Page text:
Gender diversity: not just a woman’s issue, but an economic one


The asset management industry has always been a catalyst for economic growth – and a big part of this success has been in championing transformative initiatives that serve the greater good.

The sector has notably been one of the early adopters of Environmental, Social and Governance (ESG) metrics for its portfolio companies. But that being said, how does the asset management industry fair when it comes to gender diversity?

According to the International Finance Corporation (IFC), the industry is not meeting equality targets. Its 2019 study found that women only occupy 10% of senior positions in private equity and venture capital firms globally, and only 15% of these firms are gender balanced.

Despite the indisputable contribution of women to the sector, female-led enterprises collected less than 2.3% of global venture capital in 2020, which directly juxtaposes the IFC’s research into the performance of women in the asset management industry. The IFC found that 69% of top-performing funds had female general partners, while gender diverse fund management teams deliver an incremental 10-20% in net internal rate of return (IRR) compared to non-gender diverse teams.

Delving deeper, McKinsey Global Institute estimates that as much as 26%, or $28 trillion, could be added to annual global GDP in 2025 if women were to participate in the economy at an equal level as men.

Therefore, achieving gender equality is much more than a woman’s issue – it’s an economic one too.

So, the question is: how do we achieve gender equality in the asset management industry?

Unfortunately, there are several barriers preventing women from fully participating as leaders who can allocate and receive investment capital. Some barriers, such as those related to closed networks, unconscious biases, or lack of gender diversity commitments, would need the concentrated effort of the whole industry to overcome.

Investors have a key role to play in bridging the gender gap in this industry, but it is only by providing access to capital that things can change.

There’s no doubt that the industry is moving in the right direction. The G7 Development Finance Institutions have committed to inspire other DFIs to take the 2X Challenge, which encourages the private sector to invest in the world’s women. As part of this initiative, they have committed to a new $15 billion fundraising goal after securing more than double of their original $3 billion target. The Institutional Limited Partners Association (ILPA) has also launched a Diversity in Action initiative, which aims to fairly distribute capital. As of April 2021, 133 organisations joined the effort – suggesting there’s still a long way to go.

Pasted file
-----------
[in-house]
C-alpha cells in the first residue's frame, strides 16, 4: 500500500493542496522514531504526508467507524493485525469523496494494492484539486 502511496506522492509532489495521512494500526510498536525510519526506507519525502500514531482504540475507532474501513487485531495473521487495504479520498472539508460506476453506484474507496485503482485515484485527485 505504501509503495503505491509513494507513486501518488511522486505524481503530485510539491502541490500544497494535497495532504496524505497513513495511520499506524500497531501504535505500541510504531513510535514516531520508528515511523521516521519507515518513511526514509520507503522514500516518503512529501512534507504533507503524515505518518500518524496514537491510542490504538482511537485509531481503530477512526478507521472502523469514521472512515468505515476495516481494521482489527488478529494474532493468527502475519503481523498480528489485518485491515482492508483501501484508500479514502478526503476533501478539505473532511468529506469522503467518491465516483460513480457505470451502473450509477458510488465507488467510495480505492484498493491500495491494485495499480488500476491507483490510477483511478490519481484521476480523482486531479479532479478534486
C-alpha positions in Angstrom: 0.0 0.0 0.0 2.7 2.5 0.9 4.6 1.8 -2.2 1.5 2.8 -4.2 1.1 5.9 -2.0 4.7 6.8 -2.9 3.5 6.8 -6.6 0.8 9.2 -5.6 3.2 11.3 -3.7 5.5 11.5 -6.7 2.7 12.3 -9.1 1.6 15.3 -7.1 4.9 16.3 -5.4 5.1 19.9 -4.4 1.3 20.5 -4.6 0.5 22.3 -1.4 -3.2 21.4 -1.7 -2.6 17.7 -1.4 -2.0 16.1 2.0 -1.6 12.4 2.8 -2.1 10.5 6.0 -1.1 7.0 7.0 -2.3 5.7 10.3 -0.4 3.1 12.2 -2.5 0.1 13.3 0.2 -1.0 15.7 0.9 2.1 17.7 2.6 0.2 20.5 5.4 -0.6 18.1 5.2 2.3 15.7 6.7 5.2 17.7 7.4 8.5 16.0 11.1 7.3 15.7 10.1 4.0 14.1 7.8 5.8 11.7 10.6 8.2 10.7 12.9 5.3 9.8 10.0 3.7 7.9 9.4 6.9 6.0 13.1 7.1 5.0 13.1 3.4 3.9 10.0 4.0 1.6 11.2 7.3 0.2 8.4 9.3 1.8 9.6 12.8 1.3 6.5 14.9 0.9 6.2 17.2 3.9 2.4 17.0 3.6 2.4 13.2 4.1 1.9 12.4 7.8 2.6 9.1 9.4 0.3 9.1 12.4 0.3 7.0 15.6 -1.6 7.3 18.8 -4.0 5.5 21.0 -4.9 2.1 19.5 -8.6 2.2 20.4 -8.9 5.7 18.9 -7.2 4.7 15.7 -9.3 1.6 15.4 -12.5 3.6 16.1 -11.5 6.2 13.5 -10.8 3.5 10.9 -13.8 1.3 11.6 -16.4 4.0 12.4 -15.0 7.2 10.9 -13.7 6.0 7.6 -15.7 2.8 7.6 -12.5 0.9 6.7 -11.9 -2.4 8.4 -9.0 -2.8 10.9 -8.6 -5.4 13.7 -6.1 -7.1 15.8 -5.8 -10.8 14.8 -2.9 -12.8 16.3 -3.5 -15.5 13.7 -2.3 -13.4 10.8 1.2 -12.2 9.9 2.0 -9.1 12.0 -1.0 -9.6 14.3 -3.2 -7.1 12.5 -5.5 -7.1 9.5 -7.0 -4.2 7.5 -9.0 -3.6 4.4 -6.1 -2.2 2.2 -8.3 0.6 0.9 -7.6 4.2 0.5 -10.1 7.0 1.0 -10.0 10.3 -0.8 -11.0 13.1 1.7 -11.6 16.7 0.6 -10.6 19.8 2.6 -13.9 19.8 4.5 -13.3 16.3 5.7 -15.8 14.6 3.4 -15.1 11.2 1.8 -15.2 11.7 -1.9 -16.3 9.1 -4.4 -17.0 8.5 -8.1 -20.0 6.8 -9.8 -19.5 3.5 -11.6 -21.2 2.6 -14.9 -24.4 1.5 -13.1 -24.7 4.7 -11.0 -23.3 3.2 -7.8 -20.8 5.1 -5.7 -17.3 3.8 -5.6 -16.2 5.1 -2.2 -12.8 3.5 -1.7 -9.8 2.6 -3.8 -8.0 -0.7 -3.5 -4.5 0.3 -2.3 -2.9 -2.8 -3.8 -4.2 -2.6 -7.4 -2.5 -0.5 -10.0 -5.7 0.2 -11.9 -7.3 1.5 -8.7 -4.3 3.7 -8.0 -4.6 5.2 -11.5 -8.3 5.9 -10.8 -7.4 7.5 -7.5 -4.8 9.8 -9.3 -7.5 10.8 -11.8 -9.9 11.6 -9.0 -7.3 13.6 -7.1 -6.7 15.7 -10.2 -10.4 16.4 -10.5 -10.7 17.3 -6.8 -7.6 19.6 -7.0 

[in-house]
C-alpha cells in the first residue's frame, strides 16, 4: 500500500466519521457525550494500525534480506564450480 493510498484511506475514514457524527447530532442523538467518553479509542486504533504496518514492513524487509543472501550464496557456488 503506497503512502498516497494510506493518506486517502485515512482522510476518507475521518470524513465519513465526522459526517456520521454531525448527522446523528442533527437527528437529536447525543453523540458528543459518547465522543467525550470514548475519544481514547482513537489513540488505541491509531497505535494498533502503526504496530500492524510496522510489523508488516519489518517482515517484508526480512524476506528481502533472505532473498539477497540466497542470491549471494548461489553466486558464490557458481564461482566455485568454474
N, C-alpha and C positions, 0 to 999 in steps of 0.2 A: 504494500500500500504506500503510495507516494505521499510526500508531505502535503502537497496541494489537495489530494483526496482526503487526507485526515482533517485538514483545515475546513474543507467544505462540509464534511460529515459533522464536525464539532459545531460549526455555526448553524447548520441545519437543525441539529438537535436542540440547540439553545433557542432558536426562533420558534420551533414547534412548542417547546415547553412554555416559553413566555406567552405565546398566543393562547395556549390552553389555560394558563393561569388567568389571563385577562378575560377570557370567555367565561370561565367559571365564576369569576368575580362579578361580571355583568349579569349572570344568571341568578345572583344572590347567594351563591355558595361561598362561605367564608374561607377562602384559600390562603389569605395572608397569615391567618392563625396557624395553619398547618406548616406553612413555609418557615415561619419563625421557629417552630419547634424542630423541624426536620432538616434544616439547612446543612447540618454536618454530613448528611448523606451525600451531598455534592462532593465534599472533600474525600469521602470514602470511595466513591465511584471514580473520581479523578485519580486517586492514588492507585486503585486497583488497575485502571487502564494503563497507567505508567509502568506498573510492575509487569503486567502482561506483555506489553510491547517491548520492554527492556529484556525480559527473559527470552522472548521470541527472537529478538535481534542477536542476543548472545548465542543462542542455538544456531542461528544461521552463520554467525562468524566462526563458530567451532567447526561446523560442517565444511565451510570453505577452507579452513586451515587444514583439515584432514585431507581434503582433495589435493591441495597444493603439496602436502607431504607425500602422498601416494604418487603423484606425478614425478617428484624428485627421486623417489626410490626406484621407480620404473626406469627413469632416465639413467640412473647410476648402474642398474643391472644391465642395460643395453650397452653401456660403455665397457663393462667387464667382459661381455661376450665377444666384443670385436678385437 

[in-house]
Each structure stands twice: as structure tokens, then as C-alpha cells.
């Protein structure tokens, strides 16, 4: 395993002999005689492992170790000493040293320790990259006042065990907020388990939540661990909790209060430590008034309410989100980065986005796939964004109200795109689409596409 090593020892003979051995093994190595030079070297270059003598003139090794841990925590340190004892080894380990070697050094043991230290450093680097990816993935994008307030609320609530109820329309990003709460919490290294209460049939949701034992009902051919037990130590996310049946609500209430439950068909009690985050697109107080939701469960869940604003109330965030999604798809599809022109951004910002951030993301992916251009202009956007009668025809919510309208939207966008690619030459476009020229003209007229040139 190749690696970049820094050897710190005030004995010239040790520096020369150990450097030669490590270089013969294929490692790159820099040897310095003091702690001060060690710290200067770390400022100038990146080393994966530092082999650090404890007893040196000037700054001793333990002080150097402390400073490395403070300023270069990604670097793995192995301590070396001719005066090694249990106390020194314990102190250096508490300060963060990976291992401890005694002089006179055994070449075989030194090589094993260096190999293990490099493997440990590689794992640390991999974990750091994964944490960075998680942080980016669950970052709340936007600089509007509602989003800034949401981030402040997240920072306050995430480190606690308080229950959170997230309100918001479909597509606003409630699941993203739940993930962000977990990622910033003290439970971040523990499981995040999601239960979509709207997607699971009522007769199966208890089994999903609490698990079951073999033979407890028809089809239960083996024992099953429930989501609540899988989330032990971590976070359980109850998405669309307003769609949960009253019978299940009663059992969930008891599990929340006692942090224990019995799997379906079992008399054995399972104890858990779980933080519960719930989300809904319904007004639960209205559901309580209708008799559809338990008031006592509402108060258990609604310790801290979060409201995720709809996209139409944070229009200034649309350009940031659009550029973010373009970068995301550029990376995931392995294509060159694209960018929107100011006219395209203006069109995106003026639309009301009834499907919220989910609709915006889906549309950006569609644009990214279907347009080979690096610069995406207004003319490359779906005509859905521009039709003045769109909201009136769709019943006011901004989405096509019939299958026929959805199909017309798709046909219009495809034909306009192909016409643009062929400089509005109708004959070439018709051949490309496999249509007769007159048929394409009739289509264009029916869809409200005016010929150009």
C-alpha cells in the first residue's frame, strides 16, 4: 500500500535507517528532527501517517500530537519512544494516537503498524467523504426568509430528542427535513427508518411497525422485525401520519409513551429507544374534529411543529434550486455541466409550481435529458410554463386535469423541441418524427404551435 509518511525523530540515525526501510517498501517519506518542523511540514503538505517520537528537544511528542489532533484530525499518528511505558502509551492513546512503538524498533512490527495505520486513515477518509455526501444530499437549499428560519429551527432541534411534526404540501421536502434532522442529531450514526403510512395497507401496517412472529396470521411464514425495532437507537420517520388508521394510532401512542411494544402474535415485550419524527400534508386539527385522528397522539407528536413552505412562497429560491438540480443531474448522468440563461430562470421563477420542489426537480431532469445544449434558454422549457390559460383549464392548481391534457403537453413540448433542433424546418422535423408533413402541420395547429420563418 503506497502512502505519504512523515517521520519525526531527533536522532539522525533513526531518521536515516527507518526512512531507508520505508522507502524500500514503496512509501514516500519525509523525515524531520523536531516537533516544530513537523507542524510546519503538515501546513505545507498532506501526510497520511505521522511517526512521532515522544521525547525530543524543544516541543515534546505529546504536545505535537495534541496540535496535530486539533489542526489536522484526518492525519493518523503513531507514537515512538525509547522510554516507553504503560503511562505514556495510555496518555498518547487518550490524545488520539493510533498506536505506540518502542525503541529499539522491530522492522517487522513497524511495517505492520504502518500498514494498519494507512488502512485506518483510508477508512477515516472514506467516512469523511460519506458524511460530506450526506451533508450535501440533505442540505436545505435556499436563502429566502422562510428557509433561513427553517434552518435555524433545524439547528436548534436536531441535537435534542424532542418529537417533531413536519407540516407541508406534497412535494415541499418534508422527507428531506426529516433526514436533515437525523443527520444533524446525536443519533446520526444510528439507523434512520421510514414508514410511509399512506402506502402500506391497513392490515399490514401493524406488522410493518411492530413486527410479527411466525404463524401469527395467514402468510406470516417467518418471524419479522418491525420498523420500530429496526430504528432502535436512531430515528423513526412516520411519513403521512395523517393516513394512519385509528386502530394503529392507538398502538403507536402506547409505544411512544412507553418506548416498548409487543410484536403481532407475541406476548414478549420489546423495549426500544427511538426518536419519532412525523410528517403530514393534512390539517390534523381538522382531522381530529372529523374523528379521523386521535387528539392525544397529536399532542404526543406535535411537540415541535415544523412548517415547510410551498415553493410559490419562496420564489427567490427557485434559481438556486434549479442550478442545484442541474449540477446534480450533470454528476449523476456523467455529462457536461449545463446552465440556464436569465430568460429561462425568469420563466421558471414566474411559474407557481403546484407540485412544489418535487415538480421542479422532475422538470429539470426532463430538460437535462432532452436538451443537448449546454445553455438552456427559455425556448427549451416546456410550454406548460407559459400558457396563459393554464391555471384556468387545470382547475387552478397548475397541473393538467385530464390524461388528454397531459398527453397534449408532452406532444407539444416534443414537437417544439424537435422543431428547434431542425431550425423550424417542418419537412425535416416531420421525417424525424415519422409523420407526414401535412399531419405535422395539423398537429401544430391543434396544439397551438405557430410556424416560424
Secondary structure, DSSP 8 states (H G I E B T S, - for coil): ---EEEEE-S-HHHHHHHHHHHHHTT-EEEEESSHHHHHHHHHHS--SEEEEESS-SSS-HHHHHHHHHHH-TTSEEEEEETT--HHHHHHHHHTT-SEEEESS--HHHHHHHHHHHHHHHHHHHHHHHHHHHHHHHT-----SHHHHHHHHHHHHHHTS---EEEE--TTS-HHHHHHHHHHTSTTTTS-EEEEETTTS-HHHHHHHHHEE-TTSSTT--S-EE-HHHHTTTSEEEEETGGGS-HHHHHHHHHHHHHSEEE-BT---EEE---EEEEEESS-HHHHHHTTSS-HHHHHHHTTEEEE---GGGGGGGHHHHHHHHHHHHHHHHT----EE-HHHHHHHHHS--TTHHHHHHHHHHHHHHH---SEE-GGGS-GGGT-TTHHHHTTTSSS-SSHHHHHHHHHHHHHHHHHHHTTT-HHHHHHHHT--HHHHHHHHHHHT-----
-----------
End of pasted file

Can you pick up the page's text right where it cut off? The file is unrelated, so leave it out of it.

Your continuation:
As one of the leading investor services firms, IQ-EQ wanted to contribute towards the global cause by doing one of the things it does best – fund administration – to connect female first-time fund managers to a professional network that can help them to bring their projects to life.

According to the IFC, female funders are two times more likely to invest in start-ups with one female founder, and they are three times more likely to invest in a female CEO. Using these insights, we created IQ-EQ Launchpad, a unique programme for women launching their first fund. In an effort to rebalance the prevailing gender imbalance in our industry, Launchpad provides preferential service terms, access to a global network, knowledge-sharing and a suite of services designed to overcome the specific challenges faced as a female first-time fund manager.

The asset management industry has been my playing field for the past 37 years. At the beginning of my journey in the fund management space, I would have been the last person on board for any affirmative action initiative as I was convinced that meritocracy would solve all discriminations over time. However, I later realized that we need clear action to change our industry – and create a better, fairer society. It is my sincere hope that, in the near future, such an offering will no longer be needed and that the asset management industry will become a role model for diversity and inclusion.